In 2015, a landmark paper published in Cornea was the first attempt to come to a generalized agreement by corneal experts from around the world pertaining to the definitions, diagnosis, and management of keratoconus and other forms of corneal ectasia (Gomes et al, 2015). One of the key statements coming out of this paper was that “true unilateral keratoconus does not exist, although unilateral clinical presentation may occur.” This infers that the disease in some form is always bilateral, even while available clinical diagnostic methods may not detect keratoconic abnormalities in what may appear to be a clinically normal cornea. New diagnostic technologies are allowing us to find abnormalities consistent with keratoconus in eyes that formerly appeared normal, which is a critical element in our ability today to stop or at least minimize progression of the disease.

Classical Definitions

Keratoconus is classically defined as a progressive non-inflammatory corneal ectatic disorder associated with irregular stromal thinning that result in a cone-like protrusion and significant loss of vision (Asimellis and Kaufman, 2007). Classification of keratoconus has typically been described according to the Amsler-Krumeich system, which utilized diagnostic data based on refractive error, corneal curvature via keratometry, slit lamp findings, and central corneal thickness typically derived from ultrasonic pachymetry. When this classification was developed, even Placido-based corneal topography was not clinically utilized.

Contemporary Definitions

Gomes et al (2015) also stated that to diagnose keratoconus, the following must be present: 1) abnormal posterior corneal elevation; 2) abnormal corneal thickness distribution; and 3) clinically non-inflammatory corneal thinning.

This definition has a potential impact on our detection of unilateral disease. Even modern Placido-based topographers can detect none of the above-mentioned criteria. Utilization of more advanced technologies, such as corneal tomography (either Scheimpflug or optical coherence) is currently the most widely accepted method to make an earlier diagnosis of keratoconus (prior to potential vision loss).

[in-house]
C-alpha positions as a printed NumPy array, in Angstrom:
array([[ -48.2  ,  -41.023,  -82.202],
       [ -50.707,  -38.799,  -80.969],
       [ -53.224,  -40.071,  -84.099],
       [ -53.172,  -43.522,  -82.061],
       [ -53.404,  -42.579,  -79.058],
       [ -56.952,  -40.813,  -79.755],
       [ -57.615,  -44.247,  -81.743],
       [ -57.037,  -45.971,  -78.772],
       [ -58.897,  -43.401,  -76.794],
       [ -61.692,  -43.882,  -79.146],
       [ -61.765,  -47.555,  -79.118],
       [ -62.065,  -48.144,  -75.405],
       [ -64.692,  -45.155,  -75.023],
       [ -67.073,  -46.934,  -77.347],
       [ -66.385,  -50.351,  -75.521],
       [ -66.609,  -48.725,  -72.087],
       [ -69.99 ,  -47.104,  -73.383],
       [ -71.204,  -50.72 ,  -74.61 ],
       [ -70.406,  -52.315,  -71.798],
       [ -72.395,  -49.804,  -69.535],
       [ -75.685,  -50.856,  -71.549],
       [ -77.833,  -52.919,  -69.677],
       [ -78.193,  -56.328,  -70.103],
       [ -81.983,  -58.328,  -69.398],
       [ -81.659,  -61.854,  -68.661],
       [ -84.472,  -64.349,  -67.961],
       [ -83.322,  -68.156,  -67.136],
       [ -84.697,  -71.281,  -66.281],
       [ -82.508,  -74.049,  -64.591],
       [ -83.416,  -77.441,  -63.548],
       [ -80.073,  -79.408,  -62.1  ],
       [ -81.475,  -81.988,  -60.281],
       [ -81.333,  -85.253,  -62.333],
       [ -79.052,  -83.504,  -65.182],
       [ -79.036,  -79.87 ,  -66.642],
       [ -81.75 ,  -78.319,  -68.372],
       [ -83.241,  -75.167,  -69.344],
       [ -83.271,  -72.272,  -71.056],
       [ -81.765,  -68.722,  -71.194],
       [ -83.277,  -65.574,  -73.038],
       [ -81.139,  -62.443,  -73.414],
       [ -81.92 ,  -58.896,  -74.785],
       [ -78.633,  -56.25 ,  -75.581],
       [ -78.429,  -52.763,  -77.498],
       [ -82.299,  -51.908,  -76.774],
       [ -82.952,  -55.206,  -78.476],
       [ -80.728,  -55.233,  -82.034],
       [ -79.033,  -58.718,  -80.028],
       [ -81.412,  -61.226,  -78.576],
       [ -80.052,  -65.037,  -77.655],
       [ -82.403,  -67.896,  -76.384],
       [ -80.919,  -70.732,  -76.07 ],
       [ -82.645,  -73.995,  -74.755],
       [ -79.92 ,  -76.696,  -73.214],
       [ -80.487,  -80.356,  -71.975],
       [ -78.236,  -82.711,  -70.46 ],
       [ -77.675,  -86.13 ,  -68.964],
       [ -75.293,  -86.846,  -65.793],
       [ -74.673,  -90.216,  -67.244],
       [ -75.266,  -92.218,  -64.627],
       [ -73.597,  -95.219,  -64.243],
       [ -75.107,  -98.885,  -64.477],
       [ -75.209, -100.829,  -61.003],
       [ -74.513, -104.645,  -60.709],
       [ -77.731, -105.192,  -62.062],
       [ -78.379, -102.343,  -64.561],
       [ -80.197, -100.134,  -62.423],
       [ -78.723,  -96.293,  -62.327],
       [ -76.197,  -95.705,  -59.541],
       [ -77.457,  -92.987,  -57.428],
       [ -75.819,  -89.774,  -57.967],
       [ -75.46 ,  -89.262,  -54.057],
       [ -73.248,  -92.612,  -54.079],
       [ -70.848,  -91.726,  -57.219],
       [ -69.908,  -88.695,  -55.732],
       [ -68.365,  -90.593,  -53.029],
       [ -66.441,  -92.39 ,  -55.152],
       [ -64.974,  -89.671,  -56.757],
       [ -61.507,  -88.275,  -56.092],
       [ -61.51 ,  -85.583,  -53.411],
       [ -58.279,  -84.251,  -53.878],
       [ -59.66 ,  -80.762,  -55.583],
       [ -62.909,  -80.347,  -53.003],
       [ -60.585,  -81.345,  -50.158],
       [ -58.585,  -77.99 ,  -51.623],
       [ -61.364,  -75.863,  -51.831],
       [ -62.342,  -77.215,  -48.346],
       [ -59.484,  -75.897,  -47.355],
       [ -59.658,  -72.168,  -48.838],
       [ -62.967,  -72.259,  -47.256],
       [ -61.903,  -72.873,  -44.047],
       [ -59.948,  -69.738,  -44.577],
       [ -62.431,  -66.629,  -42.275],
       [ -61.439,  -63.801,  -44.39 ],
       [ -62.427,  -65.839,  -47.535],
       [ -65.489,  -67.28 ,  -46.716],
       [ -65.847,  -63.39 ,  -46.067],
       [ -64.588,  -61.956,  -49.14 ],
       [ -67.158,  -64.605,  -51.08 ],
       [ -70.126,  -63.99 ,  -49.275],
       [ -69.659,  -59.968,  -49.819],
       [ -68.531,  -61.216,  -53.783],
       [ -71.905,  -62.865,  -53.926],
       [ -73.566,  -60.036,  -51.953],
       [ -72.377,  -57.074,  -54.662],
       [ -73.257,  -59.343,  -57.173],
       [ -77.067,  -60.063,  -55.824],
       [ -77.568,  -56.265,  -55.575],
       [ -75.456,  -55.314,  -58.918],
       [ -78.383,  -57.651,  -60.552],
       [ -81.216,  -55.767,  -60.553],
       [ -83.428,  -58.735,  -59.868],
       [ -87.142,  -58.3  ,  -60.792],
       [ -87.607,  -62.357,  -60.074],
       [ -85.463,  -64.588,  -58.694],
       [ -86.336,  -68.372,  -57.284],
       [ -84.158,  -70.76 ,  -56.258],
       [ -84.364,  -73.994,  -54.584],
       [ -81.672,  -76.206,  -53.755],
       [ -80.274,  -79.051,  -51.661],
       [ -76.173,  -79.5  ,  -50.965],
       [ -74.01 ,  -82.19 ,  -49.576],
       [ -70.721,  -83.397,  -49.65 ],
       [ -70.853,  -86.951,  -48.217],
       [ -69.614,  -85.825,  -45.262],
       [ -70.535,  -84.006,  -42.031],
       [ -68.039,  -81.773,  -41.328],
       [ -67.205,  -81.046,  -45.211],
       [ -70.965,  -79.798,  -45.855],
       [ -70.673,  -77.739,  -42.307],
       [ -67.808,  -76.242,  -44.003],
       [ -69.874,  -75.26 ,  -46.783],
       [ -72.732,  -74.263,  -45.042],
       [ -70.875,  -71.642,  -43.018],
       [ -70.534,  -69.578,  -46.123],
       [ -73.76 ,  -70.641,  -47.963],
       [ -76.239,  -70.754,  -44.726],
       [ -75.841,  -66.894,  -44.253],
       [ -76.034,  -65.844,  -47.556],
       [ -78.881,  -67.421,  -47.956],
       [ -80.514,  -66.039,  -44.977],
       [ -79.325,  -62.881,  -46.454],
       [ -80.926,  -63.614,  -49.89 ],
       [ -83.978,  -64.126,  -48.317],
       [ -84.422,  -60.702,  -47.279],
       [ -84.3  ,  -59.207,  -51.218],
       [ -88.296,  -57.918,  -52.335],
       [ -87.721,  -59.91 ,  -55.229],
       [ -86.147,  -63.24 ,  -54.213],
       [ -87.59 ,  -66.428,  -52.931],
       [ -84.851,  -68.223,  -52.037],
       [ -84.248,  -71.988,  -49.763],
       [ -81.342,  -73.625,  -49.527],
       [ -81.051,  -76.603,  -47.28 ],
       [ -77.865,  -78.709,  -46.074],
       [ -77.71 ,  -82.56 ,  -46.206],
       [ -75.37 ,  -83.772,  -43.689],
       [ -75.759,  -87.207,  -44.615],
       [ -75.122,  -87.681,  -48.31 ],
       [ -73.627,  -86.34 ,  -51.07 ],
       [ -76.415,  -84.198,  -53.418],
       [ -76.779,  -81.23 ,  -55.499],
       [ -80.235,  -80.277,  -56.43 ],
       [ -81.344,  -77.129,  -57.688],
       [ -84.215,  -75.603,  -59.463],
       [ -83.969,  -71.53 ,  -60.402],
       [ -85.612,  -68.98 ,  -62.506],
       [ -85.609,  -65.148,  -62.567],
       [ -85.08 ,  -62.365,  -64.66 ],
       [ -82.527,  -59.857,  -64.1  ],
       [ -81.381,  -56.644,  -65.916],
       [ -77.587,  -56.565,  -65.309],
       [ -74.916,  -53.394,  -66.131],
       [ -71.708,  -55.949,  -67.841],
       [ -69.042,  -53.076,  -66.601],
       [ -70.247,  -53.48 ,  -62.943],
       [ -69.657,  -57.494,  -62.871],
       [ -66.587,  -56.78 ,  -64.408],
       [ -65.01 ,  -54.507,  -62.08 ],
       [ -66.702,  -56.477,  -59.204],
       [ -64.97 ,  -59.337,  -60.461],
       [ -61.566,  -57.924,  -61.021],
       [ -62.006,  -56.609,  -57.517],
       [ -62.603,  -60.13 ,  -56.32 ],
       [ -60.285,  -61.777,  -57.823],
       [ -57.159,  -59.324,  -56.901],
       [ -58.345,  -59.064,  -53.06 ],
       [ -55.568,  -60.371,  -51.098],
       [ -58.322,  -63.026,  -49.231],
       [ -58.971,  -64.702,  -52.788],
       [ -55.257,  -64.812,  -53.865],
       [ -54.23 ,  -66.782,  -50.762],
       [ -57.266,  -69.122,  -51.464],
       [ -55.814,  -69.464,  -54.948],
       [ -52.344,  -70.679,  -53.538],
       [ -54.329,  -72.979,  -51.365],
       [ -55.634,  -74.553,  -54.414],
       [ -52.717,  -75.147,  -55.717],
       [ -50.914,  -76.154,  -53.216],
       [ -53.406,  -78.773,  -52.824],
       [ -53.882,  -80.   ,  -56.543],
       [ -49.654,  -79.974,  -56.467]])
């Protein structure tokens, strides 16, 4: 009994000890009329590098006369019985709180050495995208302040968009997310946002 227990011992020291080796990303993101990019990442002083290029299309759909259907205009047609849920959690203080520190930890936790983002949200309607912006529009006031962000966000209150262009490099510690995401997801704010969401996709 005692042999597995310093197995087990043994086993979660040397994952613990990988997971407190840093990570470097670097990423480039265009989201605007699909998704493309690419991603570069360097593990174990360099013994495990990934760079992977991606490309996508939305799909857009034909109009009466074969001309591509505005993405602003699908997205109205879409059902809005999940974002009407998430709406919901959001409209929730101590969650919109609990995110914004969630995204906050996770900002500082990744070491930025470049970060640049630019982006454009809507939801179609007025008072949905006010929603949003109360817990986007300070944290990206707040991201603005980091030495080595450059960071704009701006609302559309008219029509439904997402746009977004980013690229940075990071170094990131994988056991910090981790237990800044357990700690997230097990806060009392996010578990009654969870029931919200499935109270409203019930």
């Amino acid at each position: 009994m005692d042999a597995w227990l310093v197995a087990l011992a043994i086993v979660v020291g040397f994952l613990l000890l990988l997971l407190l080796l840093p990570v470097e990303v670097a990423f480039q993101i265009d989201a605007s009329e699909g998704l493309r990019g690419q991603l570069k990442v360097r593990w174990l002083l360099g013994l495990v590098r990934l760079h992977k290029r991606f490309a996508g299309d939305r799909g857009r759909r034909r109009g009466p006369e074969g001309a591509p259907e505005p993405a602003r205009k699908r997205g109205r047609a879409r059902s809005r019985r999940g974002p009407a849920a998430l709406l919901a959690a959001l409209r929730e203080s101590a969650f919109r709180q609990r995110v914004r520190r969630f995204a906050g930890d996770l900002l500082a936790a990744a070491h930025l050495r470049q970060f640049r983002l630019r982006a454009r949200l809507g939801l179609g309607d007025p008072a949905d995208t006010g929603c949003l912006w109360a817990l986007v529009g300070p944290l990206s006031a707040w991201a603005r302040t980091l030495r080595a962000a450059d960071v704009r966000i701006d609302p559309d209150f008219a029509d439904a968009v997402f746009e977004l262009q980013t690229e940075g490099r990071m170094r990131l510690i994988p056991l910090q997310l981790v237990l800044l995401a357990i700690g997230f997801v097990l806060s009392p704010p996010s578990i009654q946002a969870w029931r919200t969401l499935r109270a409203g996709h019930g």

Scheimpflug Corneal and Anterior Segment Tomography

Scheimpflug corneal and anterior segment tomography can provide corneal descriptors and diagnostic models for the detection of ectatic corneal anomalies. These include anterior and posterior corneal curvature, global corneal pachymetry, and anterior and posterior corneal elevation. Advanced ectasia analysis software for Scheimpflug tomography has further allowed clinicians to detect early cases of keratoconus and other forms of corneal ectasia with high levels of sensitivity and specificity (Belin et al, 2007). This software makes detection decisions based only on elevation and pachymetry data, not curvature.

Often with Scheimpflug tomography, the anterior corneal curvature and elevation are normal, yet there are abnormalities of posterior elevation and of pachymetric progression from the thinnest point out to the corneal periphery. These cases would typically appear clinically normal. They would also appear normal on Placido topography, but they would clearly be abnormal with Scheimpflug tomography. Subclinical keratoconus has been identified with this technology; however, a significant fraction of cases could still go undetected, and the false-positive rate may be an issue (Galletti et al, 2015) (Figure 1).

Figure 1. (A) OD: Clinically keratoconic and abnormal anterior corneal curvature, elevation, posterior elevation, and global pachymetry. (B) OS: Clinically normal and normal anterior curvature and elevation; however, abnormal posterior elevation and global pachymetry.